In our efforts to bring clarity and rich, workable insights to the email space, I realized there was something missing: an overview, mind map, diagram, or article on the email ecosystem.
Taking from our 18 years of experience in all things email, we set upon the task of filling this gap in the internet’s knowledge.
Today’s article is the result of that effort. We’ll start it off with a map of the email ecosystem as we see it, laying the groundwork for definitions and clarifications further down the page.
Email Ecosystem Diagram
Version: 1.0 | Updated: September, 2022
Disclaimer: some of the classifications and distinctions in the email ecosystem might seem arbitrary. However, they are directly based on longstanding email standards. For example: both “senders” and “receivers” send and receive emails, but “receivers” are not considered “senders” according to global email standards, while the term “senders” is often used interchangeably to mean big email senders such as Facebook, Twitter, MailChimp, and more, which we list under content generators.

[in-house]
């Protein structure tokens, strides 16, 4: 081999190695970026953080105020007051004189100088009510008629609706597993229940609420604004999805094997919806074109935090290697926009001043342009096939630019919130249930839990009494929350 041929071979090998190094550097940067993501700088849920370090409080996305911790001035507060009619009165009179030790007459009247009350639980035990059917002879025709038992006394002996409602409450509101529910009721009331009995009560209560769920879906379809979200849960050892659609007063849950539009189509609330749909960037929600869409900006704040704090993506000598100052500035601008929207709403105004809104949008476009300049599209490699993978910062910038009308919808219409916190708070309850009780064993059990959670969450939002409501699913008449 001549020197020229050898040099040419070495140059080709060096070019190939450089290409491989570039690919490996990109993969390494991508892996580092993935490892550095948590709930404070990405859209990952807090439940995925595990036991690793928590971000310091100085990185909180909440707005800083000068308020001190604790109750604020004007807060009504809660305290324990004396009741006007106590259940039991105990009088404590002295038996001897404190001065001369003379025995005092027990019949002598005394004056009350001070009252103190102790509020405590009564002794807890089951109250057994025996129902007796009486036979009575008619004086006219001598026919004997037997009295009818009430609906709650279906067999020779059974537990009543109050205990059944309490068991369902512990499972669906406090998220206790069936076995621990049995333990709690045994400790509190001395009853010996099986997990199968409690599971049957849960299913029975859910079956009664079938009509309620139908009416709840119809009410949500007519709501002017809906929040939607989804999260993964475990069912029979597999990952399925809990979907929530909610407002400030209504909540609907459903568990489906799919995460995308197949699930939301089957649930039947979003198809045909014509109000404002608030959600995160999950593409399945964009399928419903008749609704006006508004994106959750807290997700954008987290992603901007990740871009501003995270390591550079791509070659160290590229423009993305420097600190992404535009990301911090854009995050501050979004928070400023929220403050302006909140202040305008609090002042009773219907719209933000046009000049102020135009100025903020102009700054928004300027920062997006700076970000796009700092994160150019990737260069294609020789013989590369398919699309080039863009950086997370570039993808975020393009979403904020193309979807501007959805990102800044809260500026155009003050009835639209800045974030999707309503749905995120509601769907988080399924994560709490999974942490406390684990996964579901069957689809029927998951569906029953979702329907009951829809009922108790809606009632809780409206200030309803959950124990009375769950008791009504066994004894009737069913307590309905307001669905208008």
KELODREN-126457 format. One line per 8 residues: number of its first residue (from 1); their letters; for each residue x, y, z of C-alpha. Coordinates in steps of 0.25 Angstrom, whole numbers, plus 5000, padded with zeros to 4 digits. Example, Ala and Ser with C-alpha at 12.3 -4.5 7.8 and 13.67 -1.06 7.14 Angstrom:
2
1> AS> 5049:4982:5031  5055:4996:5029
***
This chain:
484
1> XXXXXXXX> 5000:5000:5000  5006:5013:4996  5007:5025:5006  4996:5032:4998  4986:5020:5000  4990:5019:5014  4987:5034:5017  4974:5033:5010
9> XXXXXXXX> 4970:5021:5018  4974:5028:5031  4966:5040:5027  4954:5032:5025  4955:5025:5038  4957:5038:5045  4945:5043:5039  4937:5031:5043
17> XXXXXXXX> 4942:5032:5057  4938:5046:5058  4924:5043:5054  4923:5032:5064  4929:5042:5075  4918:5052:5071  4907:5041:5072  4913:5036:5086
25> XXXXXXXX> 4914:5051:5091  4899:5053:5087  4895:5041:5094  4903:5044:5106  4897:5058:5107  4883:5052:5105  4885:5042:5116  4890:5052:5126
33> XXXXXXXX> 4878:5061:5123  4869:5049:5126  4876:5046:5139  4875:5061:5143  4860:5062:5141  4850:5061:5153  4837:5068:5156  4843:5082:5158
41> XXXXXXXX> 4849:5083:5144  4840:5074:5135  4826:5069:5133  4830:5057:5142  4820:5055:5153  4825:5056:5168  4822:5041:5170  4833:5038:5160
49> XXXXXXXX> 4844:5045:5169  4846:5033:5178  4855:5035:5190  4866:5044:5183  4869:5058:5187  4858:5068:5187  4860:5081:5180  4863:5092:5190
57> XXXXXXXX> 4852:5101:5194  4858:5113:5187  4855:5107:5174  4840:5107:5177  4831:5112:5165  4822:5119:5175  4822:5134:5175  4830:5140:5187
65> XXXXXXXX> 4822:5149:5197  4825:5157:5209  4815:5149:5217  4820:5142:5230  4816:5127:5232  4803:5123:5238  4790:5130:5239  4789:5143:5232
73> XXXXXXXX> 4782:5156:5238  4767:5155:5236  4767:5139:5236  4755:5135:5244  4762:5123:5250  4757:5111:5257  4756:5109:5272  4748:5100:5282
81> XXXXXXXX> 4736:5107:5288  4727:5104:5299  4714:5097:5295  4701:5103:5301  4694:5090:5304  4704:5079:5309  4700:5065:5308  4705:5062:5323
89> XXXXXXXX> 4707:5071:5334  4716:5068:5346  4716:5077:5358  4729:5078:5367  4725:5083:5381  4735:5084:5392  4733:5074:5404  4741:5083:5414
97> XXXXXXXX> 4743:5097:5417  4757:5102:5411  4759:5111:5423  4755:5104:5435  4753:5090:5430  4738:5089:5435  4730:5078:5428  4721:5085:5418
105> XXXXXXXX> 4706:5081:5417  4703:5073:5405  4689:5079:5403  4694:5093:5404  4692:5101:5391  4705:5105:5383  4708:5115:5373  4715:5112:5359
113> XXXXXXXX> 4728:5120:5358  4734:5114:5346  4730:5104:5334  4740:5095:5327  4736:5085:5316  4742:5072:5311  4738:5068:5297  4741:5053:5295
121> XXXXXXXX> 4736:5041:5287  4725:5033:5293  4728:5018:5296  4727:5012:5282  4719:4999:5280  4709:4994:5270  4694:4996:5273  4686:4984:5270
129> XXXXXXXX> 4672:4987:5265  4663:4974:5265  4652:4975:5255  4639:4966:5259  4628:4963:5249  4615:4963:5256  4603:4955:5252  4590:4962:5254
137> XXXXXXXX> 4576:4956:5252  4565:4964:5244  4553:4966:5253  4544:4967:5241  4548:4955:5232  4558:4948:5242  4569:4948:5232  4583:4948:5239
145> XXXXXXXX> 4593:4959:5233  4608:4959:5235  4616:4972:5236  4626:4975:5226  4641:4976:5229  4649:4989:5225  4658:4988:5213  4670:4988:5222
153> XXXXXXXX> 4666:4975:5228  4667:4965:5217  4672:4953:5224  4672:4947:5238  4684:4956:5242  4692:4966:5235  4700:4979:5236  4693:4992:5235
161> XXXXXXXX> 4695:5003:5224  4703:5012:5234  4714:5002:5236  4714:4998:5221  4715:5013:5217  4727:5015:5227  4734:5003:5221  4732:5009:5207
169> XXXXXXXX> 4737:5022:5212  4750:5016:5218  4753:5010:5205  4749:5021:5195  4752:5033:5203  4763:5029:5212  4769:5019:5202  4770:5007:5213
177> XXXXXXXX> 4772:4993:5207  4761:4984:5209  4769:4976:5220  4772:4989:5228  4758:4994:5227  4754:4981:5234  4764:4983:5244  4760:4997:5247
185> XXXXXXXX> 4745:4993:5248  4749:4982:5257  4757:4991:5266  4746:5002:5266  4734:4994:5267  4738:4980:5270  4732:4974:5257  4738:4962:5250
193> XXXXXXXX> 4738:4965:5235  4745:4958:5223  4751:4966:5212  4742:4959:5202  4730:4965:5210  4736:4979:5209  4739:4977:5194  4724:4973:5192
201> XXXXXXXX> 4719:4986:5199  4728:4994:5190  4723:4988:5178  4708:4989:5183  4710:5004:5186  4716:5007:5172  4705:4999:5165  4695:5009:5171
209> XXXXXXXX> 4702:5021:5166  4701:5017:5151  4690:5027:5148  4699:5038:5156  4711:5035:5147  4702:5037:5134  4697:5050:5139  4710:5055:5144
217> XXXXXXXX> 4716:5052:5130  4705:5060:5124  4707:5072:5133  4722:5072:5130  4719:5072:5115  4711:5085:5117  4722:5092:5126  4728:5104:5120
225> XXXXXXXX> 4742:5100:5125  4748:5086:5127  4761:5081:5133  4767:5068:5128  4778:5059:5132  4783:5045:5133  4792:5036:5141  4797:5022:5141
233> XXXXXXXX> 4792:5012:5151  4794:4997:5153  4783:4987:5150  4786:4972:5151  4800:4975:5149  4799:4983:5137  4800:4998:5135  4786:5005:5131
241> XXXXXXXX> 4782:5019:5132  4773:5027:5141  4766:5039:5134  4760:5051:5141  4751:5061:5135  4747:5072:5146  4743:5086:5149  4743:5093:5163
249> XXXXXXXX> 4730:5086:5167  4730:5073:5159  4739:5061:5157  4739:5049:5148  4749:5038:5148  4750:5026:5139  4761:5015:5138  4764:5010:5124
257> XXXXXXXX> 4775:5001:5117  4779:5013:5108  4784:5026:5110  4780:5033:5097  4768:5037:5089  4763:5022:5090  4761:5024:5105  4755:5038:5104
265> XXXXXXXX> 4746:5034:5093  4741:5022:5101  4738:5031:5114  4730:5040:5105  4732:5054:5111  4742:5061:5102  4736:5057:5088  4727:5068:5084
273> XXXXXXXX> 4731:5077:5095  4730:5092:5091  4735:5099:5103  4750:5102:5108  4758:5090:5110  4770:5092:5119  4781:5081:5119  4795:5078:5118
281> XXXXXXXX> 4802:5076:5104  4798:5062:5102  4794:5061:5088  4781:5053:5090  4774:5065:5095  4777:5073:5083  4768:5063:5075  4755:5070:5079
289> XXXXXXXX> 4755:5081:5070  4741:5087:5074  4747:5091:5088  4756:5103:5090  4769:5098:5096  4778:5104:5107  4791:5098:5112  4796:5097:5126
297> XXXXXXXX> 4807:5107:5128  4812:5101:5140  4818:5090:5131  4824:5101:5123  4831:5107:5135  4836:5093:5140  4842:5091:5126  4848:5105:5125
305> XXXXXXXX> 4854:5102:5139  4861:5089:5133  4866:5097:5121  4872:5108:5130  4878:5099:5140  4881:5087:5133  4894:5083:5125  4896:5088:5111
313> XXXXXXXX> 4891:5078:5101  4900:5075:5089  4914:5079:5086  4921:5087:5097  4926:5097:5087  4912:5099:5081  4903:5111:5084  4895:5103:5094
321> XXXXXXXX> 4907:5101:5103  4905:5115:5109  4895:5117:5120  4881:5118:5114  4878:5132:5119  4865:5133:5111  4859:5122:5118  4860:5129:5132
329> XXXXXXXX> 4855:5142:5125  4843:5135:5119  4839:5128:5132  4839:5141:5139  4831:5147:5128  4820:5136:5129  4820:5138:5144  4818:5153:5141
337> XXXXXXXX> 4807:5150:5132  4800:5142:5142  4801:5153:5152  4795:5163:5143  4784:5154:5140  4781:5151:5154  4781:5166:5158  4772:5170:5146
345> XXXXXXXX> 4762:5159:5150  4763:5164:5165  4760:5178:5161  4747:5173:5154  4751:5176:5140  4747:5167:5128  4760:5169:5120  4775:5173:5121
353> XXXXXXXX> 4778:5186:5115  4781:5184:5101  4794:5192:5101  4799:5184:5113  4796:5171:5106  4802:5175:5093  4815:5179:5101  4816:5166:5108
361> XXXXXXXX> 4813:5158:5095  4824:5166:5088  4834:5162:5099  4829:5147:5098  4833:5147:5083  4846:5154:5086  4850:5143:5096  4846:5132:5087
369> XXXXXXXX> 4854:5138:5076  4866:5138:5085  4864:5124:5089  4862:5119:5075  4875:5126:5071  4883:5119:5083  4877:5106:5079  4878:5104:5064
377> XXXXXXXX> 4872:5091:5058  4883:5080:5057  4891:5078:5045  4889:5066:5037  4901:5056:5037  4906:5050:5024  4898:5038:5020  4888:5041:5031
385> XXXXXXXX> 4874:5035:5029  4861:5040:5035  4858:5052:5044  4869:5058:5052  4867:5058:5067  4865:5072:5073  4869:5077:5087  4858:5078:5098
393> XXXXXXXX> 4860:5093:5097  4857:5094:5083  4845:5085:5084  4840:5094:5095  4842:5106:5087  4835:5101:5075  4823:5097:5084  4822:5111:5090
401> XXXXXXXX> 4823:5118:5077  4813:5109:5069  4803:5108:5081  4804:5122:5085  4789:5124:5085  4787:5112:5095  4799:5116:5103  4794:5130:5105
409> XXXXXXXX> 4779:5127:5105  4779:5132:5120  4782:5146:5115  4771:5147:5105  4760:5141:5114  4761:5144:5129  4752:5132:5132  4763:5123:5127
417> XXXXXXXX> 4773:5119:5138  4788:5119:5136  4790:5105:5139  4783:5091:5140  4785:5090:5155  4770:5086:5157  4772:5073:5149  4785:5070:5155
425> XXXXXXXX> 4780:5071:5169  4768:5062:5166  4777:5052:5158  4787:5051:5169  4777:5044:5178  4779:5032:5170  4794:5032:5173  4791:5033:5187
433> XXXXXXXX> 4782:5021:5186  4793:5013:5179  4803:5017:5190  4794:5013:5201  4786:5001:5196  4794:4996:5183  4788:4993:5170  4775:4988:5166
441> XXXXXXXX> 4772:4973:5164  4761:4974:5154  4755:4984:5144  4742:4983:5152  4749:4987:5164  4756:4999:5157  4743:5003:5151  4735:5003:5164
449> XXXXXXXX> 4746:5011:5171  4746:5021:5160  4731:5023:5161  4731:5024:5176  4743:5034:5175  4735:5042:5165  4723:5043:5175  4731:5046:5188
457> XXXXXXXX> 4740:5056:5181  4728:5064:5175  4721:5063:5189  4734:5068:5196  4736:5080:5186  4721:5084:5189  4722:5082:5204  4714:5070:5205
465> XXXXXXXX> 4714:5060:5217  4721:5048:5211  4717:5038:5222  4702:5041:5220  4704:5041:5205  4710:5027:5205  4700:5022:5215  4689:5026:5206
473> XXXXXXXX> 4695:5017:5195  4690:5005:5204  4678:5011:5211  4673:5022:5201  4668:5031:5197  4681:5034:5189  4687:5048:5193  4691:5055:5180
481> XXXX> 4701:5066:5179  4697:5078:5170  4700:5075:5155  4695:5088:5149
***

The email ecosystem is one that contains a great number of vendors. Let’s explore by splitting them first into senders, receivers, and vendors.
Email senders, largely known as ESPs or email service providers, are businesses that send emails through their infrastructure or that generate and send large amounts of emails.
Senders also include the big senders, i.e. the main businesses handling email delivery across the internet.
Email Service Providers
To be an email service provider, a business needs to meet two criteria: